Morrison's Feeds & Feeding has been the single most popular textbook for college level livestock nutrition, for most of the last century. First published in 1898, the textbook went through at least 21 editions in the first half of the 20th century, with each new edition providing newly revised recommendations for all classes of livestock. The two versions that I draw from are the 20th and 21st editions, published in 1936 and 1951, respectively. At some point after that 21st edition, the book went through a large enough revision that the edition numbering started over again, such that an eighth edition was published in the late 50's and a ninth edition published in 1961. Most folks who have gone through any sort of college-level livestock nutrition class, will have encountered Morrisons as part of that education.
I specifically searched out my earlier versions of this book, for two reasons. First, the years after WWII marked some dramatic shifts in American agriculture, amongst them an increased reliance on buying in feed raised some distance away, rather than raising it on the farm or buying it locally. Secondly, feedstocks which had previously never been considered, were suddenly attractive to industrial livestock production. This is because American chemical industry had come far enough along to process those feedstocks into edible forms, in bulk quantities for feedlot and factory farming purposes. So later editions of Morrisons reflected those changes in philosophy, and focused on providing detailed information on how to use those materials. I already knew I was primarily interested in locally grown feeds for small-scale livestock production, so that latter information was less important to me.
Given that preamble, I have transcribed all the recipes out of the 21st Edition of Morrison's Feeds & Feeding, and provided them below. More specifically, these recipes are available on pages 1182 through 1184 of that edition.
Fertrell is a major supplier of feed supplements for both small-scale and large commercial poultry operations. One of their nutritionists has recently written a book on feeding pastured birds, called . The Fertrell website also provides three poultry rations: a chick starter ration, a layer ration and a meat bird ration. Those recipes are all available on their website. While some could criticize their recipes as merely a platform for selling their supplements, those recipes are one of the best ways to use currently available materials, plus a single bought-in supplement, to provide a very well balanced ration.
When doing a Google search on "poultry rations", the first pages returned are frequently from folks who have published their own recipe, developed over the years based on their own local conditions, challenges, available feeds and goals. I provide them here for several reasons:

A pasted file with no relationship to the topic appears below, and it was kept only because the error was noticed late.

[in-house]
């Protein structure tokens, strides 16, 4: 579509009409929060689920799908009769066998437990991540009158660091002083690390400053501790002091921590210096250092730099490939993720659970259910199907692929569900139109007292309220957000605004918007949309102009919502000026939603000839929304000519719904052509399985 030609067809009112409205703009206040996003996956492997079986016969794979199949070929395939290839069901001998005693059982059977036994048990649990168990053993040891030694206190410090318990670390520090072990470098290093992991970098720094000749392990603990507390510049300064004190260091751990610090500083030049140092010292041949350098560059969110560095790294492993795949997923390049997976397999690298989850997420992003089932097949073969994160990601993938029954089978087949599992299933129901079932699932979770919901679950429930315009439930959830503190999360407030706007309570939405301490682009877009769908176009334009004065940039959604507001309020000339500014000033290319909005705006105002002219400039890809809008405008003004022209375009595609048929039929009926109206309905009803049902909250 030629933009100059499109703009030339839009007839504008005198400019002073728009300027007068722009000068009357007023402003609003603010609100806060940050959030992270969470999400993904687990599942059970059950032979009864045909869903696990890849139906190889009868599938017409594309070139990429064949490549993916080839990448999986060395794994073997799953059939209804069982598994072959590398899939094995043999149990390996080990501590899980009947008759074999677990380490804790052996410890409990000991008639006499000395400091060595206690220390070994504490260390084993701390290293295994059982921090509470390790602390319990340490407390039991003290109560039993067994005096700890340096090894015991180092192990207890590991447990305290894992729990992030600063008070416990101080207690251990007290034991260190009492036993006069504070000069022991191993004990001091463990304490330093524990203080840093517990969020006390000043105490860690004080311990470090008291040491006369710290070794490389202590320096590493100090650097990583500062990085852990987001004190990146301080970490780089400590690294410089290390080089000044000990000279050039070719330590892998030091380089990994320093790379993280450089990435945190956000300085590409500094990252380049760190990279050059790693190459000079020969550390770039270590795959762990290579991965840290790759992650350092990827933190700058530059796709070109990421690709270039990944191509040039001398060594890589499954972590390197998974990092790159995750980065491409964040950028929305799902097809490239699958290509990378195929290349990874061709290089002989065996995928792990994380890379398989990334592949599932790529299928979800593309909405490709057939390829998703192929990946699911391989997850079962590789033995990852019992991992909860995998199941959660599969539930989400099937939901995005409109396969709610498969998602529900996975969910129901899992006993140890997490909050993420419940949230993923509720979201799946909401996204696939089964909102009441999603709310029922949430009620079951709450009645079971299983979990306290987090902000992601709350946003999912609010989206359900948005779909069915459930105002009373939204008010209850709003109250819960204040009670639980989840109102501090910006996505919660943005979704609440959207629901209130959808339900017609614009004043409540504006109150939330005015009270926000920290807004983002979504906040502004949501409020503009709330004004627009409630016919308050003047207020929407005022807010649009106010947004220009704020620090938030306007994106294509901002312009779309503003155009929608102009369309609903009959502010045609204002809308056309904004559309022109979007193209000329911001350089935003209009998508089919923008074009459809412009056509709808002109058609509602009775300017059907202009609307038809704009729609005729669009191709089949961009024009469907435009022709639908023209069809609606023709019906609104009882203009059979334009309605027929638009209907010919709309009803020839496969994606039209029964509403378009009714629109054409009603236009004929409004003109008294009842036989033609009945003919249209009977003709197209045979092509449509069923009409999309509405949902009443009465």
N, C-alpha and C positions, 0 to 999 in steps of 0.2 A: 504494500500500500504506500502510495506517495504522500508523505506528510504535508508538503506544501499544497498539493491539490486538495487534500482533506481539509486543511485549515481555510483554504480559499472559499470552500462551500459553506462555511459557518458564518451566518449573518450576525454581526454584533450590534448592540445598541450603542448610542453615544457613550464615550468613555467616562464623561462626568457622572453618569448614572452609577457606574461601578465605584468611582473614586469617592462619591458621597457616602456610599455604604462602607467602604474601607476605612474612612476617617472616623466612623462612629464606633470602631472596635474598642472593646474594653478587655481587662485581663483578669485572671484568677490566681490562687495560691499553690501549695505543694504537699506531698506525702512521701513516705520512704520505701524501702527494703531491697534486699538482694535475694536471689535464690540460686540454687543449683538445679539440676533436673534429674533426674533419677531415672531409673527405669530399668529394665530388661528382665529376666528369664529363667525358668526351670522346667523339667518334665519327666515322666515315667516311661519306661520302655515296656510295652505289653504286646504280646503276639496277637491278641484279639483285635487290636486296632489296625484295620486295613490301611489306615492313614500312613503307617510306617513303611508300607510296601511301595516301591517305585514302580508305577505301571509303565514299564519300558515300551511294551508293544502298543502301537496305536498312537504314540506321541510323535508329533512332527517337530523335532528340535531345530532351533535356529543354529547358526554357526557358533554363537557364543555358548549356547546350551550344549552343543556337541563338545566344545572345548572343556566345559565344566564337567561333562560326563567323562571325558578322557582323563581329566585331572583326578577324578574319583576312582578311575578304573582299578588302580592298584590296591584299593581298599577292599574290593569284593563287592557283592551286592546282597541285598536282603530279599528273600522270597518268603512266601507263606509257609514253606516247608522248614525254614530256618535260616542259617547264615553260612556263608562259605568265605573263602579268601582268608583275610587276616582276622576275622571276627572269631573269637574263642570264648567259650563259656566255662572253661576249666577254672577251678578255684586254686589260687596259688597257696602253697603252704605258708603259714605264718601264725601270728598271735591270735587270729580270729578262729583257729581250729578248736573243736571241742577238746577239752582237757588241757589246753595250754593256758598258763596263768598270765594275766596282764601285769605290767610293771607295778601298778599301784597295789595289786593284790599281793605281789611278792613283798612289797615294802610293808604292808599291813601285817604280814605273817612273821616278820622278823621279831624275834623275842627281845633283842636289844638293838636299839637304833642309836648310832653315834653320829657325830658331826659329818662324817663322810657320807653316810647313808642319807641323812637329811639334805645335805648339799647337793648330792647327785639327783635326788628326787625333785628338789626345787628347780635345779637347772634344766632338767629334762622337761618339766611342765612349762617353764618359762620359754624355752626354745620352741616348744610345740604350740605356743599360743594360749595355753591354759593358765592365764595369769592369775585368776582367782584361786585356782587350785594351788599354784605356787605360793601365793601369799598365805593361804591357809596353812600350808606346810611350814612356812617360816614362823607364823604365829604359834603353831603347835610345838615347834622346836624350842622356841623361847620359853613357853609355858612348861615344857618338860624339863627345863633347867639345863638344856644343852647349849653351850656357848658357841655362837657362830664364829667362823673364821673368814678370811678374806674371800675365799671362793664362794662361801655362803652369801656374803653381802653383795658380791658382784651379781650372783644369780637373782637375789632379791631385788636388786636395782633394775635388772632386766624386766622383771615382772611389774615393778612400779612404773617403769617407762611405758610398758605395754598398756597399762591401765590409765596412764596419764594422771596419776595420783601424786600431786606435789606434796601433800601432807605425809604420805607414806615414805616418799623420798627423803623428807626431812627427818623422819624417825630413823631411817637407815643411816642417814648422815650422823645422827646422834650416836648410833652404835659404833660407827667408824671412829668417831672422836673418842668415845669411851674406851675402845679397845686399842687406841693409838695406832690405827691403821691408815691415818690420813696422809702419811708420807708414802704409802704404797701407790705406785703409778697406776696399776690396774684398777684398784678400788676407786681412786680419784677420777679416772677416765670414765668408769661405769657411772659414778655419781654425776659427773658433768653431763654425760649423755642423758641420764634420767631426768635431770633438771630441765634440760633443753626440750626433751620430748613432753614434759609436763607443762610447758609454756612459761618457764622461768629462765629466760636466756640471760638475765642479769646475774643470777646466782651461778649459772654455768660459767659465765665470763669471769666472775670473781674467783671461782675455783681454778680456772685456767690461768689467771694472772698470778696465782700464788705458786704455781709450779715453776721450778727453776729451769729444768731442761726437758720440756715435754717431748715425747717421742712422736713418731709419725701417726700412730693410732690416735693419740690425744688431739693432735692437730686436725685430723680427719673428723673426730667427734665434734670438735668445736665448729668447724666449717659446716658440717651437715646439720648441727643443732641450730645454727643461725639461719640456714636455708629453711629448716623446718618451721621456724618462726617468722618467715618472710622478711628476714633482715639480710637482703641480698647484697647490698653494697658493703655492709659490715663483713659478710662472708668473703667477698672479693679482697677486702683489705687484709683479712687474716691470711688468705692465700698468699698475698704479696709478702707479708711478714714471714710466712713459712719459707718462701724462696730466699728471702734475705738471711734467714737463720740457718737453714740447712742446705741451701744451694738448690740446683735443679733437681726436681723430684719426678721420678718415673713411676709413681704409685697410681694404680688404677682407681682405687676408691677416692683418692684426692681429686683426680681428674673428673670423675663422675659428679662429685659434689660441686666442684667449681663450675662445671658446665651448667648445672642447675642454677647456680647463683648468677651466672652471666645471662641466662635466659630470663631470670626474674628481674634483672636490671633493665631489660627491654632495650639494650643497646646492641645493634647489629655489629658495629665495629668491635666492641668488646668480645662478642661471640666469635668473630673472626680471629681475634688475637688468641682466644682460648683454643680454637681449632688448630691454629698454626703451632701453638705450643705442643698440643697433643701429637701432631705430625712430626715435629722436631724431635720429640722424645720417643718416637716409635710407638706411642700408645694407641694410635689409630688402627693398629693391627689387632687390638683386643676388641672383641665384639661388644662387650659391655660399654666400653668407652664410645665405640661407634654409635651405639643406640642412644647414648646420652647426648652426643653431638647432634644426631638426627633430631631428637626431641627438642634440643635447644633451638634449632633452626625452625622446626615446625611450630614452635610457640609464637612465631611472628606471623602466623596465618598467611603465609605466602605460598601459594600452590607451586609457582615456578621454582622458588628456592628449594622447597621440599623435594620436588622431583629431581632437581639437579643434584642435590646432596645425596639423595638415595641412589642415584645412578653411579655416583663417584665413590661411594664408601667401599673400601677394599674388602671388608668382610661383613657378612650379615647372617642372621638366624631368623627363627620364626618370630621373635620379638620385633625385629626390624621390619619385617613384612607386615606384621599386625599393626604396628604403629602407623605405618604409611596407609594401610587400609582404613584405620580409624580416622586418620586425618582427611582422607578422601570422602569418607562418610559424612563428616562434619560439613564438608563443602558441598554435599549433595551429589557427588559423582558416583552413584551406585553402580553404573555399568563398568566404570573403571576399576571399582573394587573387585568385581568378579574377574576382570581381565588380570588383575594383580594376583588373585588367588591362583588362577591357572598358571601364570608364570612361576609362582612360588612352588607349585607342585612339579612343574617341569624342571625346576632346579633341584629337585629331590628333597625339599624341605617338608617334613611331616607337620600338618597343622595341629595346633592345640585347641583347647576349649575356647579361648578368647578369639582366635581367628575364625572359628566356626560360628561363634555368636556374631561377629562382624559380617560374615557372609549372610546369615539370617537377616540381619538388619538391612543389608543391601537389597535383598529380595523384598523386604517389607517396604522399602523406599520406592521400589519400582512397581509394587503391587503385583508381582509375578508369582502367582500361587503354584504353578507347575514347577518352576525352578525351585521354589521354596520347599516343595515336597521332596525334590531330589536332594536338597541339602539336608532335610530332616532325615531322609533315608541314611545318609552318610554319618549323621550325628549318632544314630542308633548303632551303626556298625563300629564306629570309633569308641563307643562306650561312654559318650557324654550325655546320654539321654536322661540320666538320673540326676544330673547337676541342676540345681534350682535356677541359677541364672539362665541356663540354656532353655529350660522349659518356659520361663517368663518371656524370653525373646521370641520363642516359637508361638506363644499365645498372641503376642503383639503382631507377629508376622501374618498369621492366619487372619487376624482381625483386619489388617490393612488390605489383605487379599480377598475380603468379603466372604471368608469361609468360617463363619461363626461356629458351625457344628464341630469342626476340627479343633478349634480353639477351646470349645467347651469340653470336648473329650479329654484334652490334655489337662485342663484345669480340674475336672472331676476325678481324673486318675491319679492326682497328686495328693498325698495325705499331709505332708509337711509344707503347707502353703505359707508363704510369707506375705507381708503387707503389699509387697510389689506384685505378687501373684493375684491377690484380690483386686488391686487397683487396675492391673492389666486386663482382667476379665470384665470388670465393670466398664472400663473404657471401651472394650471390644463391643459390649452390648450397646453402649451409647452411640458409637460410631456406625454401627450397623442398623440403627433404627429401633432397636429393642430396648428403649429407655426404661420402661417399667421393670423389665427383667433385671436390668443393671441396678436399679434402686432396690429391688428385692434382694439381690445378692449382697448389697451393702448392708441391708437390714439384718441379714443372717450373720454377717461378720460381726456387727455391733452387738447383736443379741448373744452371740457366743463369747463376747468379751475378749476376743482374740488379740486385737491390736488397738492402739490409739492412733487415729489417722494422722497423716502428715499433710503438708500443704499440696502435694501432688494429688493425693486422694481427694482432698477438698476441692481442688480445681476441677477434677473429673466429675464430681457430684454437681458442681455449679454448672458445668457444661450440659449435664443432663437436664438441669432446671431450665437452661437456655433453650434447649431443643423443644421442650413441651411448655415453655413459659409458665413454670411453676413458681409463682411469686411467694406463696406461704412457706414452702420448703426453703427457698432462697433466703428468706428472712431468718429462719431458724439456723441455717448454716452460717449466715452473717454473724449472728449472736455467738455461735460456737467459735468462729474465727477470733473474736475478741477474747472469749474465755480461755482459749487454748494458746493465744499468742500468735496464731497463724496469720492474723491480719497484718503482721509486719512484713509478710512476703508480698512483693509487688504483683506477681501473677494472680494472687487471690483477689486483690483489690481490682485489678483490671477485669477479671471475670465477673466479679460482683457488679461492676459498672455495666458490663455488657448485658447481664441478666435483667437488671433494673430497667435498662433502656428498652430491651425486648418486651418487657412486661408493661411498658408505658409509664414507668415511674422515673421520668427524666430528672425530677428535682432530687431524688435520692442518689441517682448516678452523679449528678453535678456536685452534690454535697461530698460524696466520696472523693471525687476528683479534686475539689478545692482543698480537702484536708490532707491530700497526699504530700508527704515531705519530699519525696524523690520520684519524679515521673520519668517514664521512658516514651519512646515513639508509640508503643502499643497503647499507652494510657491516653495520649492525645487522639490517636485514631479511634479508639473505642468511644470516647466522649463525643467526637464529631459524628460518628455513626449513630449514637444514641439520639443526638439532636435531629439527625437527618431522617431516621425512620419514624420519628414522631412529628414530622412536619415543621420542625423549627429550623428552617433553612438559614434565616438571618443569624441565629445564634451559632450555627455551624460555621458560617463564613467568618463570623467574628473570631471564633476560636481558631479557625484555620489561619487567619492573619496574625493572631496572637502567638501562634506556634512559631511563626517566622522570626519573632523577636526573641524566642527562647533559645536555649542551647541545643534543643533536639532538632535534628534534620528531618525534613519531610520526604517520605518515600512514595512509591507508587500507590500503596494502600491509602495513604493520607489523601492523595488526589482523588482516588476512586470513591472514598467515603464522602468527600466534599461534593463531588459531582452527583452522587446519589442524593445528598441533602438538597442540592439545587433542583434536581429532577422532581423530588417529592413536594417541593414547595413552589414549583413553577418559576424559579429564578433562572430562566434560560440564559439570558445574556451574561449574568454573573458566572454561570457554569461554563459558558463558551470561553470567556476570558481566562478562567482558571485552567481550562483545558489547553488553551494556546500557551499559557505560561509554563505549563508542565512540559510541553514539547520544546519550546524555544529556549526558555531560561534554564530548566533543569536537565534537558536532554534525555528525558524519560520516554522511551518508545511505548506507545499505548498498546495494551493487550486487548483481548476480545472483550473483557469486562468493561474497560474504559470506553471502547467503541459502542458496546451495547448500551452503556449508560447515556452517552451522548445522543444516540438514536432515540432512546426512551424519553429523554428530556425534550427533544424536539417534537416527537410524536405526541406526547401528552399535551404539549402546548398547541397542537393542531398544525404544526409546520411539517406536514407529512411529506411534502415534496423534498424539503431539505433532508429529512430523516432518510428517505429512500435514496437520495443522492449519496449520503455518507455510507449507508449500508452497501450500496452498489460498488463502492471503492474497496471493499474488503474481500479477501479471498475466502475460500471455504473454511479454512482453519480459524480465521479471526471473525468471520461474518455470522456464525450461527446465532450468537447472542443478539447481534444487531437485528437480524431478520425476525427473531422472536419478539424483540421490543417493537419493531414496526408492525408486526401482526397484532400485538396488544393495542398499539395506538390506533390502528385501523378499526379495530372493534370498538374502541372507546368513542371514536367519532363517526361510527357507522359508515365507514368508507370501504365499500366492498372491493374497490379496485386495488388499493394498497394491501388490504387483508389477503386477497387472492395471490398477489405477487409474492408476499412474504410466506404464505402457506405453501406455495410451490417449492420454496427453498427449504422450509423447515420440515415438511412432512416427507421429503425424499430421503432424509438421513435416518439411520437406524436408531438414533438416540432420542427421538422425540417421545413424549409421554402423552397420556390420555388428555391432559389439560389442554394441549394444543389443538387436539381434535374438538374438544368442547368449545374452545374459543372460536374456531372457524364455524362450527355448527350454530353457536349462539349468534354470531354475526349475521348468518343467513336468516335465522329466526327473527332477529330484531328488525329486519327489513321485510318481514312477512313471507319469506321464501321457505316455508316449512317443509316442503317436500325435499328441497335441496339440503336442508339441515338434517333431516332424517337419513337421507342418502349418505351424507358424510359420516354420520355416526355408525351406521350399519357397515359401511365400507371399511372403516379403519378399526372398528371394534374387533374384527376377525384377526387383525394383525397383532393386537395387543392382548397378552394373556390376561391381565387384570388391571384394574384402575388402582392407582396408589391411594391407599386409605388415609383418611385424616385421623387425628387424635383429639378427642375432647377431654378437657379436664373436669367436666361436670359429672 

1) these recipes work for them, and could very well work for others
2) they can be compared to other recipes and possibly offer ideas in case those other recipes cannot be used for whatever reason
3) sometimes flock owners will use ingredients from their own farms and gardens which are available for such a short window of time (for instance, garden trimmings or seasonal produce) that they cannot be listed as a year-round option, yet which provide solid nutritional value.
I must say here that I make no warranty as to how complete these diets are. Undoubtedly they offer some nutrients in abundance and may be lacking in others. Yet these recipes have worked, and continue to work, for those owners. Using these recipes as a base, and reading at least some of the additional resources I'll provide, flock owners can assemble their own recipes which works well enough.
With those disclaimers, here are the links:
BackyardChickens.com has a running forum thread called Feeding Laying Hens, where forum members share their current feeding regimen.
The Lionsgrip website seems devoted to poultry, even though the URL is named for a completely unrelated product. I hesitated to include it here due to that naming issue, but frankly the pages offered so much information from so many sources, I decided to let the reader decide if it was worthy of pursuit. It looked like decent information, with several layer rations from an unnamed nutritionist, several recipes from older books, information about specific ingredients, and the owner's own experiences.
This 1975 Mother Earth News article provides a pretty good overview of a small-scale flock owner's options for a home-grown or locally-sourced diet for a layer flock.
To paraphrase Yoda the Jedi Master, "always in motion, is the world of nutrition." Research on poultry nutrition continues to this day. My own research into cost-effective options for flock owners will also continue. As I find those additional sources of information, I'll share them here. Until then, read as much as possible, and offer different things to the birds, see how they do, and take notes. Ultimately, the birds will be the ones to decide what works and what doesn't.